Life coaching isn’t a regulated profession and doesn't require specific qualifications. Although to become a professional life coach, it’s necessary to consider specific training, accredited by coaching associations.
As life coaching is mainly a self-employed role, it means personal development is usually self-directed.
Relevant subjects such as psychology degrees or business degrees can help your overall knowledge, however, life and professional experience are more important. Although, if you’ve already chosen a university course or achieved your degree, you could apply for a postgraduate award in coaching.
Either through college, self-learning or training via a specific coaching programme, you can gain a qualification, approved and accredited by an independent coaching body. Life coaching courses vary as well as the costs involved. They’re available either online or face-to-face and typically involve practical coaching sessions. Some accredited coaching providers include the Association for Coaching (AC), the British Association of Counselling and Psychotherapy (BACP), the UK Council for Psychotherapy (UKCP) and the International Coach Federation. When searching for courses, ensure they have one of these accreditations.
Training and development
As life coaching is mainly a self-employed role, it means personal development is usually self-directed. You will be required to complete continuing professional development (CPD) work once qualified with a coaching body. These opportunities can vary from workshops to master classes and relevant conferences. What you’re required to complete is dependent on the professional body you studied with and can range in many hours of self-improvement. Also, they may recommend a reading list to aid your CPD.
If you prefer studying whilst working, an apprenticeship is a good choice. It will allow you to work within an organisation, or with a coaching individual and learn more about the job itself.
Aside from work set by your accrediting coaching body, it’s essential to take up further life coaching reading, sign up for updated courses and attend conferences. The more you know, the better it can help with your life coaching business. Life coaching is a job for life with endless growth opportunities.
The skills of a life coach vary and there are many to be aware of:
- Build a safe and productive working environment with your client promptly.
- Have a non-judgemental attitude and the ability to connect with those from diverse backgrounds.
- Strong listening and observational skills - with the ability to demonstrate empathy to others.
- Inspire and motivate clients to improve.
- Confident in challenging clients to reach their full potential.
- Expert in knowledge of personal growth.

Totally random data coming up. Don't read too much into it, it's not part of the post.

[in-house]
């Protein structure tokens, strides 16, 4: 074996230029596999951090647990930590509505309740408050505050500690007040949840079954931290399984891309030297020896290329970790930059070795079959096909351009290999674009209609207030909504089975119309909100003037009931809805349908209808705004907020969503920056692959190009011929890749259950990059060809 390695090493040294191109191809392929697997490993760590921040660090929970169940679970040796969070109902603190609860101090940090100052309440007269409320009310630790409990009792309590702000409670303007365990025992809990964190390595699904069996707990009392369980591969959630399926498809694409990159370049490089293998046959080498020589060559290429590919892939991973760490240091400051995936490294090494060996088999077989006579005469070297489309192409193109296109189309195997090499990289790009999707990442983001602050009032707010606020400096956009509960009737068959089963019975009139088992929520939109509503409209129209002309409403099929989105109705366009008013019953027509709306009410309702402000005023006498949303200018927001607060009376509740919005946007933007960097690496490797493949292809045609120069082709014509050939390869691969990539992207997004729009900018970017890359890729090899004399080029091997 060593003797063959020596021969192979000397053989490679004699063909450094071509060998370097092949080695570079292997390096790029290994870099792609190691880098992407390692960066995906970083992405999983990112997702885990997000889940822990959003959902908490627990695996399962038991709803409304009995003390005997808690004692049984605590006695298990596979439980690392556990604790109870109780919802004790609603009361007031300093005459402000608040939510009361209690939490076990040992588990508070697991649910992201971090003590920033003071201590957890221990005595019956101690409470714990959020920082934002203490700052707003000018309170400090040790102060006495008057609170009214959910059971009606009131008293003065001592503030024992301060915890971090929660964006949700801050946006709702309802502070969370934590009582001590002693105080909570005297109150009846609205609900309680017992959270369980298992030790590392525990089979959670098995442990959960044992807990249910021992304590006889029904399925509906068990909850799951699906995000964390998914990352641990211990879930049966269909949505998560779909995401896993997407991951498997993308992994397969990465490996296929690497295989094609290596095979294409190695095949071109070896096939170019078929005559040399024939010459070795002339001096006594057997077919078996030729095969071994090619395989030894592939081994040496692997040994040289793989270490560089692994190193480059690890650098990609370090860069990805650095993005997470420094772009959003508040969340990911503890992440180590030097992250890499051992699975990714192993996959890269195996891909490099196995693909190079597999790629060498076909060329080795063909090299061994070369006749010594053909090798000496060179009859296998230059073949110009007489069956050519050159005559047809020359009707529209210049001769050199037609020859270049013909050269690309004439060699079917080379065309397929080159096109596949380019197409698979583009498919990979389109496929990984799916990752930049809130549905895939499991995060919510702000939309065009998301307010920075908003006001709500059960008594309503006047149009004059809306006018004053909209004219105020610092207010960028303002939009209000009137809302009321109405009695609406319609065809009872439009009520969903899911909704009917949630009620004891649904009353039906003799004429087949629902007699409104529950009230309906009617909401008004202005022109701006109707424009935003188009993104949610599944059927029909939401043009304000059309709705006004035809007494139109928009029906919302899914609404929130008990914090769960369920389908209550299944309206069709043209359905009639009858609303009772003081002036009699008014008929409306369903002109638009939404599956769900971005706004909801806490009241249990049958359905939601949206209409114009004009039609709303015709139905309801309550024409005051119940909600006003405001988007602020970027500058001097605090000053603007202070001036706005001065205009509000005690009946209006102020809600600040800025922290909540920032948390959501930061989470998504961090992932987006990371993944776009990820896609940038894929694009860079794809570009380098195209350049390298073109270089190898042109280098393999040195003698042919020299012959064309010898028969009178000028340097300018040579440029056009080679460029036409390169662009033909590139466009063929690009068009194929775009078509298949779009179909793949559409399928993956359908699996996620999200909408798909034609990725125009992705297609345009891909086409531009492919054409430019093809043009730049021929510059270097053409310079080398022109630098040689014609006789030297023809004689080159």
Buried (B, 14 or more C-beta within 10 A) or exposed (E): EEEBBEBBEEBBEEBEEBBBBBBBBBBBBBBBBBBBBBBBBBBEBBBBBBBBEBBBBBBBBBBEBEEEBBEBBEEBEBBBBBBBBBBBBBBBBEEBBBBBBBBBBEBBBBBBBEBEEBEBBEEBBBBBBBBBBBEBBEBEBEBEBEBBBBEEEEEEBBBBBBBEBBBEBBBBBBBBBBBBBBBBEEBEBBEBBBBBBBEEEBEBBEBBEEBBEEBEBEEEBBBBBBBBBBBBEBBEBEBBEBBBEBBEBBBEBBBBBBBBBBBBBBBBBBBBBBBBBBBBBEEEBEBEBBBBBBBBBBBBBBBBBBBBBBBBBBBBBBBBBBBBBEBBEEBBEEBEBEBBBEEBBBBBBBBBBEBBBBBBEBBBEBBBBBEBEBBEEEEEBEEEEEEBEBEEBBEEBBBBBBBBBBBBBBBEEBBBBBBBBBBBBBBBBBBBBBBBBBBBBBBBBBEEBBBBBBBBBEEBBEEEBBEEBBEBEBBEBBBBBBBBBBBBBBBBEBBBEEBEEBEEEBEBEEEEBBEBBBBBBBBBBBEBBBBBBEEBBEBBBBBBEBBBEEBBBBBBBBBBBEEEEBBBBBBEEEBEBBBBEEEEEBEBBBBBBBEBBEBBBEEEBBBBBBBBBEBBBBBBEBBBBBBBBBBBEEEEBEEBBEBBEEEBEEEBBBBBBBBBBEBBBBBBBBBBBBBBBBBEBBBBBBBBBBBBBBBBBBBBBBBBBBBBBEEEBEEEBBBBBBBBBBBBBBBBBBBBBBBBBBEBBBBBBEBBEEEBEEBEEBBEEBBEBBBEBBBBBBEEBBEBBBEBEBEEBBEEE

- Self-aware and a strong understanding of your own beliefs and how they may influence your responses.
- Basic marketing skills to create campaigns and understanding of online advertising.
- Strong organisational skills to manage your list of clients.
- Ability to work within boundaries and understand confidentiality.
- The drive and passion for setting up and running your own business.
- Key networking skills to help acquire and grow your client base.
- The ability to understand other’s emotions and how to reach to them.
- Remaining calm in stressful situations.
If you prefer studying whilst working, an apprenticeship is a good choice. It will allow you to work within an organisation, or with a coaching individual and learn more about the job itself. You could do this through a coaching professional higher apprenticeship, which takes around 14 months to complete. It’s a combination of workplace learning and self-study.
Any relevant work experience is helpful when training to be a coach. This can be volunteering for roles within the charity sector for example. From care homes, and prisons to community centres, wherever you’re able to work with people can help you develop crucial communication skills.
The voluntary experience is useful in helping you gain a place on a coaching course, accredited by a coaching body. To make up most career coaching courses, you’ll also need to complete the necessary training hours as a part of the coaching course.
Life coaching is similar and also different to counselling and therapy.
Internships can also be available for life coach training, whether it’s working within an organisation or for a life coach personally. Wherever you can get your foot in the door is a great benefit.
Coach jobs can differ massively as a life coach. You can look into specialising in certain areas to give your job more variety and build that level of expertise. There’s also the opportunity to run workshops and offer supervision to other coaches. As a self-employed role, you can expand your brand further by writing books, being an internet personality or contributing to the radio. There are many mediums to share your coaching expertise and grow your client base.
- Average Life Coach Hourly Pay in United Kingdom — Payscale.com Retrieved 2nd September 2022.